Valued Priorities, as the name suggests, are our priorities in life. They are the important goals and visions that we strive towards and attempt to achieve. These priorities are not what we tell others or preach; rather, they are what we actually work for --- regardless of what we say. These values are illustrated and evidenced by our actions and not merely by our lips! Our young people see these valued priorities and try to categorize them in one of the following ways:
A. They try to reproduce that which they perceive as successful in us, their parents. This means that our teenager looks at our successes and tries to reproduce them in his or her life: “I want to be like my parents,” says the young person silently….
B. They try to remedy that which they perceive as unsuccessful in our life - Although our teenager wants to reproduce our successes, he or she also wants to correct the ‘perceived mistakes’ in our life: “Yes, my parents are successful. But you know, they didn’t spend much time with us as children. When I have my family and become successful, I will spend a lot more time with my children!” It is important to note that this is what the young person ‘perceives’ as a mistake or a shortcoming in his or her parents’ life. In reality it may not be so; it may only be the young person’s impression. Yet we must realize that whether ‘real’ or ‘perceived,’ the teenager believes they are so. Again, we need to be insightful enough to recognize our teen’s perspective, and wise enough to discuss and clarify the situation.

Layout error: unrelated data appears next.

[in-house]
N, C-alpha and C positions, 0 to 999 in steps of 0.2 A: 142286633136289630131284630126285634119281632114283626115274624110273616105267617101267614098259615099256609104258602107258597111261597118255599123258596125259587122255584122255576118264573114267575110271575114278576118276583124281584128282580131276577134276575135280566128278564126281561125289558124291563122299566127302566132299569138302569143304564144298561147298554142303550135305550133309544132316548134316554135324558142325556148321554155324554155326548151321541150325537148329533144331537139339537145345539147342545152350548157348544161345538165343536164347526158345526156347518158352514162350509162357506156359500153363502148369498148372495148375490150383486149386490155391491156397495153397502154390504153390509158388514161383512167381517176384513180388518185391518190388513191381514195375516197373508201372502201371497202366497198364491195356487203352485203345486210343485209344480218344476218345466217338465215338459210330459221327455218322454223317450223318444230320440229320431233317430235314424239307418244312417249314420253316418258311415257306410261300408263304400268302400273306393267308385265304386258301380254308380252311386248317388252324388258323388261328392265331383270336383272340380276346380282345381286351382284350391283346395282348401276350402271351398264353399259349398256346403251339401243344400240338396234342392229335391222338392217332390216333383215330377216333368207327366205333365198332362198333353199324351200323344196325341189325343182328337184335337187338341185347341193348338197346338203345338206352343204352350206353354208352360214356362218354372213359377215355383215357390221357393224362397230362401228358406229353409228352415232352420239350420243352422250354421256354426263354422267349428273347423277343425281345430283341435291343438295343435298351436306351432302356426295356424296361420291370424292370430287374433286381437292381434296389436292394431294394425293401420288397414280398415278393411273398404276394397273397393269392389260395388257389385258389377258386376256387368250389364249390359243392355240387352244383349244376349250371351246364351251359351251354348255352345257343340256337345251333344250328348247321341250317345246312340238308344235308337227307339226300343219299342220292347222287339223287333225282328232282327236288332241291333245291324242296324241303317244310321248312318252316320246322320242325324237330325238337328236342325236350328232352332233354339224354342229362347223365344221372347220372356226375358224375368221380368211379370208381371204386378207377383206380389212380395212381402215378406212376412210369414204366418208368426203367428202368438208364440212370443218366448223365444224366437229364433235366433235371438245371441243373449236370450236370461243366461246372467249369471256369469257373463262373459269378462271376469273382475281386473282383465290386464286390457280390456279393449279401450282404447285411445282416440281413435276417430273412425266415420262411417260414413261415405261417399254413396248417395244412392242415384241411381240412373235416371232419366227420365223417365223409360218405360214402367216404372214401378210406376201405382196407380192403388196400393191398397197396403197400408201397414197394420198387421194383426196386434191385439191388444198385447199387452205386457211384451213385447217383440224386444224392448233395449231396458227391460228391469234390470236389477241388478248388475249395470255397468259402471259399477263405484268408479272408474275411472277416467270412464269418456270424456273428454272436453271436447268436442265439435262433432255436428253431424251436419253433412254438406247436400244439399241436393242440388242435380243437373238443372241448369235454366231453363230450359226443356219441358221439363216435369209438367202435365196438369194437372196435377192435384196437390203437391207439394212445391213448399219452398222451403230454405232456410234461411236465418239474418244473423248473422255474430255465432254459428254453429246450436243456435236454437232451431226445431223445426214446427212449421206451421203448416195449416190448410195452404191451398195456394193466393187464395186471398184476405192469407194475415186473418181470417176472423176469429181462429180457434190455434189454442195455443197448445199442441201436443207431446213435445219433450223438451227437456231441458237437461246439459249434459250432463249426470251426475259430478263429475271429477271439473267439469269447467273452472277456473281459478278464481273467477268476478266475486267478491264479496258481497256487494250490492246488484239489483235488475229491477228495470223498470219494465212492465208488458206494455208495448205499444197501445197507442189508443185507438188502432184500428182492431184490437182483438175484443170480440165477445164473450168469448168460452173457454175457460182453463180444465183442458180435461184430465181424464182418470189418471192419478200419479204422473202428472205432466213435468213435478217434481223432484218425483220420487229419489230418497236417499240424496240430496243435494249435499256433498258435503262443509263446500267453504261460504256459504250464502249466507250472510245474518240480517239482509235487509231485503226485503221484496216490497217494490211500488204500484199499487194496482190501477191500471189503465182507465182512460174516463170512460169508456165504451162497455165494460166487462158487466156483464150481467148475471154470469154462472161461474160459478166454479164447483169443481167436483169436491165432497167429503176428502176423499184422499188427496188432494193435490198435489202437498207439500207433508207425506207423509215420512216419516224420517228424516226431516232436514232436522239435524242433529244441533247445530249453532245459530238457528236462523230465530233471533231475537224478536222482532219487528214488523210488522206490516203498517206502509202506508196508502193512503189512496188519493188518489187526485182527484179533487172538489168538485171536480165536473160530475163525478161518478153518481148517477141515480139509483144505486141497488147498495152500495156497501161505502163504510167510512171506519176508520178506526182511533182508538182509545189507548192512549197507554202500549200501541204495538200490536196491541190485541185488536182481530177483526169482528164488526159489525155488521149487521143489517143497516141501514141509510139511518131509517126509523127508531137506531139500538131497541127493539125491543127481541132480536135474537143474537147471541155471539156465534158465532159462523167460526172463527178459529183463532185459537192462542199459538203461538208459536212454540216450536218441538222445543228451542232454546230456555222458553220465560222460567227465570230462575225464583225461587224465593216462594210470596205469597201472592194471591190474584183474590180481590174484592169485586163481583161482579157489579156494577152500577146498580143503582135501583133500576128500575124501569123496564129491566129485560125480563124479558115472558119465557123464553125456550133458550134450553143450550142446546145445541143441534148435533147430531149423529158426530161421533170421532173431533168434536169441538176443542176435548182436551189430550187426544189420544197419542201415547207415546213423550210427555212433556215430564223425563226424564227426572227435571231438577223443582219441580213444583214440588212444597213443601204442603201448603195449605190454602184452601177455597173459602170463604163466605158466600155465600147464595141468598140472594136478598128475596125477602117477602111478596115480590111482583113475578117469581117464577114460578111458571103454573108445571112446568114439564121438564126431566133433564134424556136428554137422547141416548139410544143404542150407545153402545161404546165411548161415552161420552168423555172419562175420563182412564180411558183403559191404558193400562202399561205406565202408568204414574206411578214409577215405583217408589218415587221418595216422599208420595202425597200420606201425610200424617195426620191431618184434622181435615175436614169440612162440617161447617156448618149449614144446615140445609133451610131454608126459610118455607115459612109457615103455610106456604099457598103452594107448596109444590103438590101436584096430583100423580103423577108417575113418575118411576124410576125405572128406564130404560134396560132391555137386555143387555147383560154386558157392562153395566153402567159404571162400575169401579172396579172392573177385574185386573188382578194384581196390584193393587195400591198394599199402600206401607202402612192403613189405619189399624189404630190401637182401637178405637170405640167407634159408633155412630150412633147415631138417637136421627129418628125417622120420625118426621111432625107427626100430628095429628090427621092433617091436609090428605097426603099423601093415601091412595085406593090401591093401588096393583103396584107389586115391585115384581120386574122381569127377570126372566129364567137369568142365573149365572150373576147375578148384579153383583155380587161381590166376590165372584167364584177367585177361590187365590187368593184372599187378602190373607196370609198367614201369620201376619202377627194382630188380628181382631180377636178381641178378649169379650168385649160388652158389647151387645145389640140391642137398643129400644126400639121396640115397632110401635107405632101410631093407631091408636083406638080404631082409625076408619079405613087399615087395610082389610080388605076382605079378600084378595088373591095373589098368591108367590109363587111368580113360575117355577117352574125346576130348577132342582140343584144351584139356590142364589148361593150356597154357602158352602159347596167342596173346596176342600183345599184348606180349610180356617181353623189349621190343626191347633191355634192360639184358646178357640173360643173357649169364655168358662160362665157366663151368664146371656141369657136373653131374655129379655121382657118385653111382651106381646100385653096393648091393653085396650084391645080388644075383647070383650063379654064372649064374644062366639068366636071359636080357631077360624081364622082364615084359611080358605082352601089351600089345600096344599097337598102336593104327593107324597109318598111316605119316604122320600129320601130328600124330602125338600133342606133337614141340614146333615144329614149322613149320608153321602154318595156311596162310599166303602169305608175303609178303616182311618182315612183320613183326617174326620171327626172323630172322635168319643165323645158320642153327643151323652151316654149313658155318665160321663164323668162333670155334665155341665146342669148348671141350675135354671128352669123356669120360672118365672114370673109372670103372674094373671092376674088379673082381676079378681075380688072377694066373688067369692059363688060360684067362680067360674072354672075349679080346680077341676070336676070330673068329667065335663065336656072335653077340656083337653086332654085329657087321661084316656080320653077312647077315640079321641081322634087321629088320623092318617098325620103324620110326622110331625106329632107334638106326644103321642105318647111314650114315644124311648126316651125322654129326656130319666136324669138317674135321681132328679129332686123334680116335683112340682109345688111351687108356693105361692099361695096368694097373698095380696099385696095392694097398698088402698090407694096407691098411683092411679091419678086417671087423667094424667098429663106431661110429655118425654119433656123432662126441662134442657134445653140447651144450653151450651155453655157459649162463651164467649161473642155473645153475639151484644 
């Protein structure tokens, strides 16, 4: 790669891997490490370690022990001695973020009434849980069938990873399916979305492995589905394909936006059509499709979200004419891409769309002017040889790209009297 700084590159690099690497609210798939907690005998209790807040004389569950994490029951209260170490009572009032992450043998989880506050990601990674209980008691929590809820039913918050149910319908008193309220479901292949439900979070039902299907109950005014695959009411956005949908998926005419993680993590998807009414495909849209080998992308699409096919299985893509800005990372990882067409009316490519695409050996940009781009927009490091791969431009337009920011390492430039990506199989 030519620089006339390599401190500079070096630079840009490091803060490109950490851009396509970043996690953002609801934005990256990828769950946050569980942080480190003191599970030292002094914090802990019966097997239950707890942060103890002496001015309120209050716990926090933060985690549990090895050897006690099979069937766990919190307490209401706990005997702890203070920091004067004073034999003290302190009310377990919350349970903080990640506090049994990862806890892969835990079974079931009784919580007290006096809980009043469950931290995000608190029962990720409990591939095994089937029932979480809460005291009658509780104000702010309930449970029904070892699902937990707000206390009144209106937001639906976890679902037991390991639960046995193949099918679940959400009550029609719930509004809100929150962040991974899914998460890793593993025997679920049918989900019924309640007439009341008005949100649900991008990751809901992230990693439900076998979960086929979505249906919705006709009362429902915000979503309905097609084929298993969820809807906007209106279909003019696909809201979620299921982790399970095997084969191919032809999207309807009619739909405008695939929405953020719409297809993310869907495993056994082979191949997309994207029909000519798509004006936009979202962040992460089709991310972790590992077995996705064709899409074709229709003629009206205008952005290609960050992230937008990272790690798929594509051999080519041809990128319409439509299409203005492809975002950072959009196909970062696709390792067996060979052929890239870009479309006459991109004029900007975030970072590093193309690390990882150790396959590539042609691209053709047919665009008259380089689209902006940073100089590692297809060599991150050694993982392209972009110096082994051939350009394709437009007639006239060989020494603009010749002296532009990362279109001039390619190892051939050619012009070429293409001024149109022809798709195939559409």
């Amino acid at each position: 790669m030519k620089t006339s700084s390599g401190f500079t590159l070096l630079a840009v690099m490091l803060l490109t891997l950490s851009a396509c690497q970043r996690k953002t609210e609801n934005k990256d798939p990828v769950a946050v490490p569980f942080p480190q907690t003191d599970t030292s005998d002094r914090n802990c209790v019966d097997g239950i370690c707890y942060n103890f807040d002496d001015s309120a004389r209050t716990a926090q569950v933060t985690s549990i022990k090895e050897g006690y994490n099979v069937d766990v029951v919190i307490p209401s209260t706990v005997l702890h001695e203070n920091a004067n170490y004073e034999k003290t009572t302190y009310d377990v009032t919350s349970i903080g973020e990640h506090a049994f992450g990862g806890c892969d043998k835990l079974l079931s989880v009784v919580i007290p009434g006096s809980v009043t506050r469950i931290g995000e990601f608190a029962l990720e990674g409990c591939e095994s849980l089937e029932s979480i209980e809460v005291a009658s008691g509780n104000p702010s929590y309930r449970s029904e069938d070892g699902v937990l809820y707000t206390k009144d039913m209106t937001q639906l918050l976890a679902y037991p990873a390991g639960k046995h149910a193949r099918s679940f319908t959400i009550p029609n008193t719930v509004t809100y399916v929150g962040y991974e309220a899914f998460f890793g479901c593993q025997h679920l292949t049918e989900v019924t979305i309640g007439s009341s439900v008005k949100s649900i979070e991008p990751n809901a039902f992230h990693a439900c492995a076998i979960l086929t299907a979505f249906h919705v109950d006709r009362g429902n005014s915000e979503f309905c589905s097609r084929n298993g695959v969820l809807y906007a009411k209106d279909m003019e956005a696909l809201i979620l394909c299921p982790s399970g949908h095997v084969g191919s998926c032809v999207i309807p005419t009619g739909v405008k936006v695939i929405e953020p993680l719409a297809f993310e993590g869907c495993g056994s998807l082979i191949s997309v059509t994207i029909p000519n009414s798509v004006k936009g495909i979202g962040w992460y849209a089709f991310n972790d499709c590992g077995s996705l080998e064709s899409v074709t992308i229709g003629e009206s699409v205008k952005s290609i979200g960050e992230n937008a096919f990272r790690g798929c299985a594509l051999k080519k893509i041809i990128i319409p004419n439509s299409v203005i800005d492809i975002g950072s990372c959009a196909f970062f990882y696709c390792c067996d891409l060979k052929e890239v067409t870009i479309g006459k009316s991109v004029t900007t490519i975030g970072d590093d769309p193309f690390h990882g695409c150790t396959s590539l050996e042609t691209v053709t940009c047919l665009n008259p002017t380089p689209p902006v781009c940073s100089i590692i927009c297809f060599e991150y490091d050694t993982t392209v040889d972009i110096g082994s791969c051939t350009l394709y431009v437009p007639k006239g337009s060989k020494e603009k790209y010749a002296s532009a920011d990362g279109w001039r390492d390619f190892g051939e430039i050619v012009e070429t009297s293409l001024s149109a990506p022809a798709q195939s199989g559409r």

C. They seek to attain something unique beyond their parents’ accomplishments – As a sign of personal attainment, a young person attempts to go beyond what his or her parents have accomplished: “They were successful business people in this town. But I will take the business to the Internet. I think there is a lot more potential globally!” This view reveals two important aspects of a teenager’s way of thinking that we need to recognize and guide. First, our teenager wants to accomplish something that he or she considers ‘unique’ to himself or herself. This ‘unique’ accomplishment is something that his or her parents have not done. So our teenager, by natural disposition, already wants to be different from us. We cannot deny our teenager this opportunity, nor should we even try to…. We can however, guide how he or she will express this uniqueness!